My philosophical position on "knowledge" as stated above is straight Wittgenstein. My conclusion from such an analysis of language games involving the word "knowledge" is that they share the features of "prediction" and "control". Polkinghorne is therefore saying that "knowing" at the micro-level involves "probabilistic prediction" with the suspension of normal logical rules. This to me seems to be a sufficient claim for the non-universality of epistemological modes, unless I myself press for a universal move to non-binary logic with "certainty" as a probabilistic asymptote.

If Polkinghorne seriously thinks that he is suspending the "normal logical rules," then he is fooling himself (as, indeed, I think you are when you likewise claim to abjure traditional logic).

fresco wrote:
You have exposed my devil's advocate position of attempting to lead Joe to the conclusion that any "universal epistemology" must indeed encompass non-dualism.

Try as you might to back me into a logical corner, you can't do it. Not because my position is unassailable, but because yours is so pathetically weak. Nevertheless, I encourage you to keep trying.
0 Replies
 
Cyracuz
 
  1  
Reply Wed 28 Jun, 2006 08:43 am
fresco wrote:
Quote:
any "universal epistemology" must indeed encompass non-dualism.


If we think of sound being "everything", then it is easy to see this non-dualism.

Music is not sound, and it is not silence. These are dualistic counterparts that come together an form what we call music, wich would render music something non-dualistic.

Personally I believe the idea of dualism to be a method of learning, nothing more.

Btw, I am having trouble connecting to A2K these days, so it's hard to follow debates. If this post is completely off the subject feel free to ignore it.
0 Replies
 
fresco
 
  1  
Reply Wed 28 Jun, 2006 09:05 am
Joe,

Why you need to take a confrontational stance on this is your own affair. When I read celebrated exponents of modern physics like Brian Greene I get anything but the feeling that my case is "weak". What, for example am I to make of this excerpt from the introduction to "the Fabric of the Cosmos"?

"Whereas human intuition, and its embodiment in classical physics envision a reality in which things are always definitely one way or the other, quantum mechanics describes a reality in which things sometimes hover in a haze of being partly one thing AND the other. (emphasis Greene's) Things become definite only when a suitable observation forces them to relinquish quantum possibilities and settle on a specific outcome" (p.11 Penguin Edition).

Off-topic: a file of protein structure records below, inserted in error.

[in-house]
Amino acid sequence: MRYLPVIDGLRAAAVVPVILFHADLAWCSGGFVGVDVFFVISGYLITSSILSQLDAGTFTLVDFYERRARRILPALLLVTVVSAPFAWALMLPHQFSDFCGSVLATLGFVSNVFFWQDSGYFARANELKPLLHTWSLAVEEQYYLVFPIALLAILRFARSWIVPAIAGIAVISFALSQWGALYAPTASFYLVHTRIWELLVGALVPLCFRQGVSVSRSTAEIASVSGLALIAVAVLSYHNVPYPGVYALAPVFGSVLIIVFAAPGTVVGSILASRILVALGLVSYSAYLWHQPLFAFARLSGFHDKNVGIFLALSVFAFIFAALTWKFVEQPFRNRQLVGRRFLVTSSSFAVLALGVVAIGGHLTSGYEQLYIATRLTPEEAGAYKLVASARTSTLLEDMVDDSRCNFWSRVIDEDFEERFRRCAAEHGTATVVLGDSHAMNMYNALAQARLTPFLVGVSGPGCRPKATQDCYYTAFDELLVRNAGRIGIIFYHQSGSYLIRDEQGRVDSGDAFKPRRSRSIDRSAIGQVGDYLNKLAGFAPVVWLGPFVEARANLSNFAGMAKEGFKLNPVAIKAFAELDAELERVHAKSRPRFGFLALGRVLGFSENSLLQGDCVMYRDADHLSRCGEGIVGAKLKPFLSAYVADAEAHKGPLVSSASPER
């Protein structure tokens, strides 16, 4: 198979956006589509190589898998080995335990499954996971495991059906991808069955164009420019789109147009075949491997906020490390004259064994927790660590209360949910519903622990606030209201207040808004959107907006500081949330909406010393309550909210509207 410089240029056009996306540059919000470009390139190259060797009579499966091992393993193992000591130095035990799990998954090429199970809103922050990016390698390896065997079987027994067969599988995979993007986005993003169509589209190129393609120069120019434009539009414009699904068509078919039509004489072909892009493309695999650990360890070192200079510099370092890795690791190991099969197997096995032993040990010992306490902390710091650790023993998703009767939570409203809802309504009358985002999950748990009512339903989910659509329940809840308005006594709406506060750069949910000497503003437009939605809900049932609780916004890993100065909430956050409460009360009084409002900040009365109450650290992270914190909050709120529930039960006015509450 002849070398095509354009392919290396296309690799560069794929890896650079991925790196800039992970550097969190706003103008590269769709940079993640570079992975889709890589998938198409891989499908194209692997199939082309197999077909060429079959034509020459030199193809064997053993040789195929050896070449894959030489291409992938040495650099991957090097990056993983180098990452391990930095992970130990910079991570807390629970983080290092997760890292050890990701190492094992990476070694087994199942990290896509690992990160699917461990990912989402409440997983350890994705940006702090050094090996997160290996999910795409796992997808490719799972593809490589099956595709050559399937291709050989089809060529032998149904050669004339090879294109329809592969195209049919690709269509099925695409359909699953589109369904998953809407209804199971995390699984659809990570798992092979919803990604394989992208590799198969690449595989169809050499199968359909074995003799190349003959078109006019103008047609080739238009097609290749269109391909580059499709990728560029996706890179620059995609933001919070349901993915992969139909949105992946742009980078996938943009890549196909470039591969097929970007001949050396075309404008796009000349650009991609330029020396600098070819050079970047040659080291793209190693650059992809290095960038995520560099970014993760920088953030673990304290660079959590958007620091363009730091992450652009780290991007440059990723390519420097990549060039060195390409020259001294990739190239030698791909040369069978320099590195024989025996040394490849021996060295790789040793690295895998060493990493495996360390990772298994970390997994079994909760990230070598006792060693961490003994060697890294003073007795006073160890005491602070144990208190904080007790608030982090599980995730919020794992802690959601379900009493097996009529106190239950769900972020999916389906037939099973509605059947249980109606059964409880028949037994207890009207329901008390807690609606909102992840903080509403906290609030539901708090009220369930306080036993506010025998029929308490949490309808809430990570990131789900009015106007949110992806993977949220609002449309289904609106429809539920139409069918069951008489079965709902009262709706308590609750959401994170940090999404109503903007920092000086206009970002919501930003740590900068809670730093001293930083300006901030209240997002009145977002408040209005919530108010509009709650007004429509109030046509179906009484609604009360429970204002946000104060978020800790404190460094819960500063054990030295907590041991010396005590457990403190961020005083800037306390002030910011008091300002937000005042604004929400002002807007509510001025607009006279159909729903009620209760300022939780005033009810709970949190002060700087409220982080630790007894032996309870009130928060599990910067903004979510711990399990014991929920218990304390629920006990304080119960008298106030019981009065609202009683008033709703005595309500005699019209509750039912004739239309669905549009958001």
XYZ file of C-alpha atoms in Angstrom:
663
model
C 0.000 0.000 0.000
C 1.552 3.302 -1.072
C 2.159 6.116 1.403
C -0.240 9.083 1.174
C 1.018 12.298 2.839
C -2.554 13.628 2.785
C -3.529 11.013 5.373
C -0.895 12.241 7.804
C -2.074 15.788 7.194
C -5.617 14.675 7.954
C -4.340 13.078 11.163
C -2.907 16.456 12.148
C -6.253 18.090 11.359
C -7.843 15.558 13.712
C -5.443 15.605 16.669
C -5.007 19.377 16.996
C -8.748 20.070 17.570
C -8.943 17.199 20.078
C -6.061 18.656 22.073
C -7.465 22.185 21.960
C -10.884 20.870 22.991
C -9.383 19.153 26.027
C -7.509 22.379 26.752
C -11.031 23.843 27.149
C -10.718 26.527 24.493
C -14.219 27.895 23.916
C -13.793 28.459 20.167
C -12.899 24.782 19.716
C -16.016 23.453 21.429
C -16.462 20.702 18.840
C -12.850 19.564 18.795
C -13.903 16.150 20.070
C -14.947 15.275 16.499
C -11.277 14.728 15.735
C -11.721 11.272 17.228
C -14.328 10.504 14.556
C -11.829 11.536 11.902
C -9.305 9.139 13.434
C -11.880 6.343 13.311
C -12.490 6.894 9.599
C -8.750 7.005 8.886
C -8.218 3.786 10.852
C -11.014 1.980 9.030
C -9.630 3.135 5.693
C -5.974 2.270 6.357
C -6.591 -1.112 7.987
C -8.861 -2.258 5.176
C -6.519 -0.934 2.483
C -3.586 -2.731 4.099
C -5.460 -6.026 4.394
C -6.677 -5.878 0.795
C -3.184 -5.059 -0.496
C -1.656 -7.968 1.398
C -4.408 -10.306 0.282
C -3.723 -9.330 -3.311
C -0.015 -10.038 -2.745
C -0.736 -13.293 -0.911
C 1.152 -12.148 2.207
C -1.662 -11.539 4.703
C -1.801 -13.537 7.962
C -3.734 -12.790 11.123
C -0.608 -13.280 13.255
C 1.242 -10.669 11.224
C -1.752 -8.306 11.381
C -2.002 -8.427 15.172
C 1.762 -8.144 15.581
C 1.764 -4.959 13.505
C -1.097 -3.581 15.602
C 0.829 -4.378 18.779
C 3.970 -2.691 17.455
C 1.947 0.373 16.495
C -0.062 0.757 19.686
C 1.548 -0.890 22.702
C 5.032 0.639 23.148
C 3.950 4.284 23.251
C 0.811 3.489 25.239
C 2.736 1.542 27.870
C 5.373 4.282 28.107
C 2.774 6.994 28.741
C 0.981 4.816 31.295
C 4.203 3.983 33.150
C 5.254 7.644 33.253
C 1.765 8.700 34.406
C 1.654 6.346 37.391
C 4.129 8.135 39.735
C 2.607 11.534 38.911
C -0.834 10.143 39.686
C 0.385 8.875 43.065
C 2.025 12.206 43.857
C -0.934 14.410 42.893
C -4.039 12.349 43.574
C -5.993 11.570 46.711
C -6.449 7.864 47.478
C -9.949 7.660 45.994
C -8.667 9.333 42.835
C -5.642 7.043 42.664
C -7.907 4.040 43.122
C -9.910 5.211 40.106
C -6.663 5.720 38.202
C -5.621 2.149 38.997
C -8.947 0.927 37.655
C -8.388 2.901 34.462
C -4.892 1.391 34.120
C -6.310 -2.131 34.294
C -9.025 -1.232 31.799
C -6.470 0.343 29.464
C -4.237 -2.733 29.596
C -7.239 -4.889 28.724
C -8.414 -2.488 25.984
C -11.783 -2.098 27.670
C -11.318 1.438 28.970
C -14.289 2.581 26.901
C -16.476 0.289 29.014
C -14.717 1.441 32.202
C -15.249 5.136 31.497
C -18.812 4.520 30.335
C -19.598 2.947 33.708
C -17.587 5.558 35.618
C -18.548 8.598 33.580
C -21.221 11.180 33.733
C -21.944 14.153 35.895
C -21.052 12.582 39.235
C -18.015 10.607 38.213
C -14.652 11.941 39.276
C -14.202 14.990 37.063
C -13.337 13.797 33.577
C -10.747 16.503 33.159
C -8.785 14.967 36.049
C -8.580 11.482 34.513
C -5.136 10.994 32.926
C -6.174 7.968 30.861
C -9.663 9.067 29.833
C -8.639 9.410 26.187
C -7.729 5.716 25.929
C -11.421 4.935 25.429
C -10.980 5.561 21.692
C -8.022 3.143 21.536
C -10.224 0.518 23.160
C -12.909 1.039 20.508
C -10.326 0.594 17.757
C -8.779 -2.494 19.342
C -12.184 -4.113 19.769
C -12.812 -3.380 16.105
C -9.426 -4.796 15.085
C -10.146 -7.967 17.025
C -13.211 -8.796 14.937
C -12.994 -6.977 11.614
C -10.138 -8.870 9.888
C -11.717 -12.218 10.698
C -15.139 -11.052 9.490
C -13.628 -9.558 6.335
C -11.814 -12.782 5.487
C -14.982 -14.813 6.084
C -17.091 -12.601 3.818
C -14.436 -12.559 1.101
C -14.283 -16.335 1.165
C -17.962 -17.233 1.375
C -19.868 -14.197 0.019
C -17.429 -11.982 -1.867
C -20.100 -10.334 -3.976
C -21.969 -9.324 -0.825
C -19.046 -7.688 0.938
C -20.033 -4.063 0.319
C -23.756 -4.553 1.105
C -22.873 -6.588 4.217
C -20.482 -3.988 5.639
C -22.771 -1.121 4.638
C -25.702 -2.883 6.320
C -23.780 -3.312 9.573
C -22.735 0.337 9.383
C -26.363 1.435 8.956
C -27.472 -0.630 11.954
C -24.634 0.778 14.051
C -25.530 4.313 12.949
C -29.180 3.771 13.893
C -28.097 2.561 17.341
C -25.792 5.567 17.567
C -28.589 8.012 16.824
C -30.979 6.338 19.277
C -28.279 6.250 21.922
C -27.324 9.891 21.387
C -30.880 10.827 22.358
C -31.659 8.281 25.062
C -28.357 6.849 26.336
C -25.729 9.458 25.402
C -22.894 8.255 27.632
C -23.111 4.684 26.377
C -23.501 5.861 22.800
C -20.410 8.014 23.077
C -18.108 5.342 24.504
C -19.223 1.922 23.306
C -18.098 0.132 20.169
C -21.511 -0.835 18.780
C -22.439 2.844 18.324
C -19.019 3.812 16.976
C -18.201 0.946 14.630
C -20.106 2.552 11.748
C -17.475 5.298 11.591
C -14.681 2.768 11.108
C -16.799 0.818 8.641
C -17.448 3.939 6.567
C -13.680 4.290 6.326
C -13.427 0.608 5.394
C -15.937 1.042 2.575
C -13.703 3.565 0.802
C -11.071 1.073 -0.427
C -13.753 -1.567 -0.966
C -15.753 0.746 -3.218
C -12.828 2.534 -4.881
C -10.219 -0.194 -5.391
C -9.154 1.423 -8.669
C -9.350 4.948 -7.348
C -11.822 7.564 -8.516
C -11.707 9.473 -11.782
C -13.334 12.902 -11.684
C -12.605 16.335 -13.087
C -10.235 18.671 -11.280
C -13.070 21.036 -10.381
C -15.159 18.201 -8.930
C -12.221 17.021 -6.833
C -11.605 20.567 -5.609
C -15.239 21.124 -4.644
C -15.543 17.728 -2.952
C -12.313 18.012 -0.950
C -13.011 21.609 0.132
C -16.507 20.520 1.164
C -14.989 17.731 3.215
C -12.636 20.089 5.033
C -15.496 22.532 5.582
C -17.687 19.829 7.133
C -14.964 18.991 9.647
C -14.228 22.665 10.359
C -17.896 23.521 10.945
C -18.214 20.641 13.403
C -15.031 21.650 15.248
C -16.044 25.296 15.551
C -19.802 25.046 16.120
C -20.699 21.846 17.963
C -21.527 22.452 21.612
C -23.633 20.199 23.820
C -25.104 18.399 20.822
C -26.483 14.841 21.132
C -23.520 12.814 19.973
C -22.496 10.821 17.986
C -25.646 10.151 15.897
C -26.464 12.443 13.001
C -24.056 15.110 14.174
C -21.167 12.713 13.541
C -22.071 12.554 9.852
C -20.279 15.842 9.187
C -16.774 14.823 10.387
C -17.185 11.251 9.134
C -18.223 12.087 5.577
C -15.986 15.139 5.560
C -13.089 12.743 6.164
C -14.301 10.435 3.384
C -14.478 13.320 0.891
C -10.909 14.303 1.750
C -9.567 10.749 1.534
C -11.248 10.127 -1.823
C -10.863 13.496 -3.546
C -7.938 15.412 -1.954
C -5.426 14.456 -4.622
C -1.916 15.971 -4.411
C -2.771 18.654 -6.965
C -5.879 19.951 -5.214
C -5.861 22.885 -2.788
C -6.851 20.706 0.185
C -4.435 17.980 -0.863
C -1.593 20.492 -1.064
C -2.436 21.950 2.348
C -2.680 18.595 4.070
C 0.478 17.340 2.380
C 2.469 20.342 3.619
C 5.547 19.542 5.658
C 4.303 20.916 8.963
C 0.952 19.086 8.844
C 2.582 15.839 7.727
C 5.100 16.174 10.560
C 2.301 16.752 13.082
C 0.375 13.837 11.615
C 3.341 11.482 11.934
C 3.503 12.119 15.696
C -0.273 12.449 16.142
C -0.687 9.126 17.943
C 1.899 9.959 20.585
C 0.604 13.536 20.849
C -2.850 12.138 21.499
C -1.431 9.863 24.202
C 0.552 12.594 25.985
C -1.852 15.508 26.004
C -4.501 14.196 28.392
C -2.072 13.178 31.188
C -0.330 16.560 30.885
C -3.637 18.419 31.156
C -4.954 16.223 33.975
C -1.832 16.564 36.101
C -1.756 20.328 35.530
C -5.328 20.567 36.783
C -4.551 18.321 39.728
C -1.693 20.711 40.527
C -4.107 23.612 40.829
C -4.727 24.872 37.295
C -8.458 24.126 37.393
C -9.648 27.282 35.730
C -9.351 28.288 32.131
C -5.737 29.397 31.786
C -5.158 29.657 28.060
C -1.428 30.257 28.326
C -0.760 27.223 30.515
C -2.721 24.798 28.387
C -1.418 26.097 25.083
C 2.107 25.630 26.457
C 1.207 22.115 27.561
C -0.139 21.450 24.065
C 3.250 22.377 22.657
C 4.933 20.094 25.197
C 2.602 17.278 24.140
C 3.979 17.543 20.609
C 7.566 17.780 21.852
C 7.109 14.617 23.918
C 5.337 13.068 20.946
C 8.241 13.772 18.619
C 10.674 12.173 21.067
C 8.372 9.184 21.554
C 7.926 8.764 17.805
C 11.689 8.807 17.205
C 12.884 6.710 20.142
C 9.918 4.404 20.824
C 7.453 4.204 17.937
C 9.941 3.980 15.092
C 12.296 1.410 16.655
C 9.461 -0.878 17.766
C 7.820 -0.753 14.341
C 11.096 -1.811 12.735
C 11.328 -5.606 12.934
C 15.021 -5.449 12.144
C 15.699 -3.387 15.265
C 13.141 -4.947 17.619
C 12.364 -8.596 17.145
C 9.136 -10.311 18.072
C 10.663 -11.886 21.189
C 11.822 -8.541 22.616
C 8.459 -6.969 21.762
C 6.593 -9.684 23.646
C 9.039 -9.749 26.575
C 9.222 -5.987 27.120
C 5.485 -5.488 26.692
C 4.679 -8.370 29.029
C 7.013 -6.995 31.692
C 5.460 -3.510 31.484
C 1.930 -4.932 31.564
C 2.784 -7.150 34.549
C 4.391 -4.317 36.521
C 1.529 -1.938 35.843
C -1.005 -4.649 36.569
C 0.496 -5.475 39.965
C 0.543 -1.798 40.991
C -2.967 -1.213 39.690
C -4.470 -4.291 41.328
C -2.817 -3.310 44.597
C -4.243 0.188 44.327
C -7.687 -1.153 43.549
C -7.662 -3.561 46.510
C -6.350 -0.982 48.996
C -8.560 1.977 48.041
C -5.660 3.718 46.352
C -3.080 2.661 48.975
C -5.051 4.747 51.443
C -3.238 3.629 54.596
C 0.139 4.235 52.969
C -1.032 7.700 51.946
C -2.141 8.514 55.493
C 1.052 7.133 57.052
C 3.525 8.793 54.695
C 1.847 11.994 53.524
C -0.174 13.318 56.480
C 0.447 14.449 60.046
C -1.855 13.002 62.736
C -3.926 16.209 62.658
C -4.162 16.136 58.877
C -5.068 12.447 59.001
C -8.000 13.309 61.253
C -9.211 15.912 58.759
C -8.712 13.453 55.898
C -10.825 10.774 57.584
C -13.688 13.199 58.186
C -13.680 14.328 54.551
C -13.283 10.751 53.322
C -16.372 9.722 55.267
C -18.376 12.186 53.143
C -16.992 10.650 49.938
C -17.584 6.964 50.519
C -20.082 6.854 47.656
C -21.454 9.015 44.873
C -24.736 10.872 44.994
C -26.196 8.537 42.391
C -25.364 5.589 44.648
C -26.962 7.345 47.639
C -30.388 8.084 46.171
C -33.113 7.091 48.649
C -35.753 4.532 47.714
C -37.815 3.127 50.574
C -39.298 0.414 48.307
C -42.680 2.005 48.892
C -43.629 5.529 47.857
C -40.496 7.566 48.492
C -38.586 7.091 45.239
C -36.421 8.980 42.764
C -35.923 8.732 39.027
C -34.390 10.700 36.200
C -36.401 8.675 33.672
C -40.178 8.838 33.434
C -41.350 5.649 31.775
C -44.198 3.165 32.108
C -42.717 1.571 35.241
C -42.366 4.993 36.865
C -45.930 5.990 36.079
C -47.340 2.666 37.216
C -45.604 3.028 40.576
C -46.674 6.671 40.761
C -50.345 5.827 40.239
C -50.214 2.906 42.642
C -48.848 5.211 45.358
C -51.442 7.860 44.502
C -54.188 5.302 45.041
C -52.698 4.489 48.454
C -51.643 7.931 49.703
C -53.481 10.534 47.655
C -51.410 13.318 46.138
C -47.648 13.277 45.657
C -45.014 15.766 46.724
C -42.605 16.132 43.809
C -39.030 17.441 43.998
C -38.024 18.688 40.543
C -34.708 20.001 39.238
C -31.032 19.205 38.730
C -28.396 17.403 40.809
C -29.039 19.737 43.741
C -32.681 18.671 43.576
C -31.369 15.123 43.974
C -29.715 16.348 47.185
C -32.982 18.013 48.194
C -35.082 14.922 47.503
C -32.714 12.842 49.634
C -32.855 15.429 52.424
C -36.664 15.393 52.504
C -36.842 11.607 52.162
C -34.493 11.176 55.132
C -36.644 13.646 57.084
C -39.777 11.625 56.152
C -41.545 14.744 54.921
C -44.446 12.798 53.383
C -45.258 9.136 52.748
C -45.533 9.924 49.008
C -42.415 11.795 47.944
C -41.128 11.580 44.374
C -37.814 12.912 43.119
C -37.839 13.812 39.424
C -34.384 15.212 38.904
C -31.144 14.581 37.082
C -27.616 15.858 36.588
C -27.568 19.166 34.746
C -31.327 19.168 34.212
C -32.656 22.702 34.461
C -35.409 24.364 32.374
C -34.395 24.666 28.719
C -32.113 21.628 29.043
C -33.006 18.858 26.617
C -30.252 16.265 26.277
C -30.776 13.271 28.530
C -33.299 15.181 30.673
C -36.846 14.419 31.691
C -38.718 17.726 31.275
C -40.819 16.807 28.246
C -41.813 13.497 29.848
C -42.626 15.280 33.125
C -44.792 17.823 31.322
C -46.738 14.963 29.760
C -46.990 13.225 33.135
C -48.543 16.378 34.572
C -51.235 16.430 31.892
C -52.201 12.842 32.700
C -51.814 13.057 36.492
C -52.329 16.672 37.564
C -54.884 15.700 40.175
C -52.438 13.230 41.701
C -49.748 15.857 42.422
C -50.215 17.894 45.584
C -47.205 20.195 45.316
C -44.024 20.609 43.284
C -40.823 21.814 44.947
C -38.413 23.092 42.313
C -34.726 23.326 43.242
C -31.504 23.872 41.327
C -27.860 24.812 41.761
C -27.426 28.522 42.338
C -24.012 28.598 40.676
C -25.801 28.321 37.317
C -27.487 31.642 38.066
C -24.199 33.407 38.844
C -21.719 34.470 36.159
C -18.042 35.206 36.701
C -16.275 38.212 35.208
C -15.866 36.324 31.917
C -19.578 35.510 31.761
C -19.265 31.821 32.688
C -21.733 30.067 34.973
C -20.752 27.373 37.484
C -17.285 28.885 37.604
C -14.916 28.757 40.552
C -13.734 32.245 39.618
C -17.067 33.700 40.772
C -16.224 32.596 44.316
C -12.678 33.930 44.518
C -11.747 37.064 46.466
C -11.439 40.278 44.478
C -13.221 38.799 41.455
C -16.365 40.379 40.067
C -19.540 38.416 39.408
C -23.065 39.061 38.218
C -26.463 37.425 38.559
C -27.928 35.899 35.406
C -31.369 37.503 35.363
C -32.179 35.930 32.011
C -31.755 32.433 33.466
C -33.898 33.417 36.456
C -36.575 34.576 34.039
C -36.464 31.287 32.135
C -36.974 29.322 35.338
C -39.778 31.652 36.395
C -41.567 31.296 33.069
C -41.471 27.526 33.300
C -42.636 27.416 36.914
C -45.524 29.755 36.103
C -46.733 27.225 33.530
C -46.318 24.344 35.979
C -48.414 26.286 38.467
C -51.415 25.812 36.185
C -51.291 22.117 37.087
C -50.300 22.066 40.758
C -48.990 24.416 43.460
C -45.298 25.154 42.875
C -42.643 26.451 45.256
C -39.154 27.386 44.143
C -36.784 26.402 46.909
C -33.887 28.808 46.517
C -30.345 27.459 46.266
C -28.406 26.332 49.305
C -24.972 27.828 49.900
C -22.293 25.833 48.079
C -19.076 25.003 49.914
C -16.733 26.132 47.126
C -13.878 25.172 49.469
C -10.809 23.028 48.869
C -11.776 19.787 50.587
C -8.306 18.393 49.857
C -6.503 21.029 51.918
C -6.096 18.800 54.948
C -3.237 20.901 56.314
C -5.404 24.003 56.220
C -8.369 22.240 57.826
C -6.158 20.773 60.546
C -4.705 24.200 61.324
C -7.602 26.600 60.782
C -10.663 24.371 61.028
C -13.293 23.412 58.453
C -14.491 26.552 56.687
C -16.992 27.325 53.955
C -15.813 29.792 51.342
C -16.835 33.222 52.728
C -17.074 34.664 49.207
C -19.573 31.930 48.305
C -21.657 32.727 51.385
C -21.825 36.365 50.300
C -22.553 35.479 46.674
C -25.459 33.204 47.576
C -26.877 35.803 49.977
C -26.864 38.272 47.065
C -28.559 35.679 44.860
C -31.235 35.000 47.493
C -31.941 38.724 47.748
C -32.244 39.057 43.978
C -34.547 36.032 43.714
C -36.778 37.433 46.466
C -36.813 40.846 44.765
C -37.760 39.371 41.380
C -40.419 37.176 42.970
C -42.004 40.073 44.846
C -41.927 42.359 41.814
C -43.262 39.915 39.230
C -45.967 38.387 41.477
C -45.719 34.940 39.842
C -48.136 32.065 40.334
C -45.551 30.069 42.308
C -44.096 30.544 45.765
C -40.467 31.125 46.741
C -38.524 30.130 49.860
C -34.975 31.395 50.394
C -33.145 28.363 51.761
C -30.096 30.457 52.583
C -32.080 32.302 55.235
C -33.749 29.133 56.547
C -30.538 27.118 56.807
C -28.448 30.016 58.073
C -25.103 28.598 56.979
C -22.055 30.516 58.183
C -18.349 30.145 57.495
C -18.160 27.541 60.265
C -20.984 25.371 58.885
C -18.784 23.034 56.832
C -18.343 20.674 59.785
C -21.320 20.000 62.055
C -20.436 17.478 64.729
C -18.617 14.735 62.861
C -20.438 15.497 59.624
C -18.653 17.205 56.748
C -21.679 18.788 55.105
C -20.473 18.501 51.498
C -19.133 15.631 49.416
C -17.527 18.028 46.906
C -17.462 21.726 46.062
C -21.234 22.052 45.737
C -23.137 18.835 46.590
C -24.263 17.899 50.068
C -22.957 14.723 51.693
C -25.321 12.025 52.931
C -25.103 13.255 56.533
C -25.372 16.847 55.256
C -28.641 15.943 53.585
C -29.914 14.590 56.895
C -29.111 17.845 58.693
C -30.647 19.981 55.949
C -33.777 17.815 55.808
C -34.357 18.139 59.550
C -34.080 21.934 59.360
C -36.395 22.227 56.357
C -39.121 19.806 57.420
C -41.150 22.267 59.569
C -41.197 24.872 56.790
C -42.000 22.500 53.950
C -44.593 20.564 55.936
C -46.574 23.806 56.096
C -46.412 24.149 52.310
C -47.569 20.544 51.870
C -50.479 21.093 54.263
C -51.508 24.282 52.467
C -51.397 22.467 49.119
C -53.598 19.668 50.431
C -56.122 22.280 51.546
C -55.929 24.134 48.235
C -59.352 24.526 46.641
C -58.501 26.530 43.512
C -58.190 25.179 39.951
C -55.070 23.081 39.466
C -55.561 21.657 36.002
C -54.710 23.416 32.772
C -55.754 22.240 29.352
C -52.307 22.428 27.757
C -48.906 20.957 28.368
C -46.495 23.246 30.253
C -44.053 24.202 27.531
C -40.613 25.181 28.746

Greene goes on to comment "This, plainly speaking is weird". A non-dualist would merely comment "not so weird" !
0 Replies
 
fresco
 
  1  
Reply Wed 28 Jun, 2006 09:34 am
Cyracuz,

(We are all having trouble connecting. I am tending to write my comments in Word and paste them quickly when there is a gap in the traffic)

The specific non-duality to which JLN and I refer is the inseperability of observer and observed. This is in some ways an extension of Descarte's mind-body duality, where the body is considered an "object".
Since "objects" normally have "spatial location" as one of their "properties". the deconstuction of "locality" is significant as a step towards the deconstruction of "objectivity" itself. For what are "properties" other than "expected relationships between observer and observed...hardness, taste, colour, location etc all are based on potential interaction....without "the actor" AND the "acted upon" NO REALITY. Such a conjunction implies that "existence" is the sum of such interrelationships and that "things" do not "exist" outside "relationship".
0 Replies
 
Frank Apisa
 
  1  
Reply Wed 28 Jun, 2006 10:52 am
fresco wrote:
Cyracuz,

(We are all having trouble connecting. I am tending to write my comments in Word and paste them quickly when there is a gap in the traffic)

The specific non-duality to which JLN and I refer is the inseperability of observer and observed. This is in some ways an extension of Descarte's mind-body duality, where the body is considered an "object".
Since "objects" normally have "spatial location" as one of their "properties". the deconstuction of "locality" is significant as a step towards the deconstruction of "objectivity" itself. For what are "properties" other than "expected relationships between observer and observed...hardness, taste, colour, location etc all are based on potential interaction....without "the actor" AND the "acted upon" NO REALITY. Such a conjunction implies that "existence" is the sum of such interrelationships and that "things" do not "exist" outside "relationship".


In other...fewer...words...

...they are sharing of their belief system.
0 Replies
 
fresco
 
  1  
Reply Wed 28 Jun, 2006 12:40 pm
Frank,

I "believe" my car is outside where I left it despite the fact that QM says there is a very remote possibility it could be on the far side of the moon. Indeed, I, the moon, and the car could be "anywhere". Their apparent separation into distinct "entities" belies their origins in a unified observational act. Unlike religious dogma, such a concept is supported by conventional "scientific evidence". If you want to call the acceptance of such a concept a "belief system" then you merely display your misunderstanding of its functions which, here, are to provide a semantic field for meaningful discourse and to direct experimental hypotheses.

Now this does not rule out the potential usage of nonduality as basis FOR a "belief system" (elsewhere) involving say holistic/ecological goals and directives, but here we introduce dogma and opinion rather than "conventional evidence".
0 Replies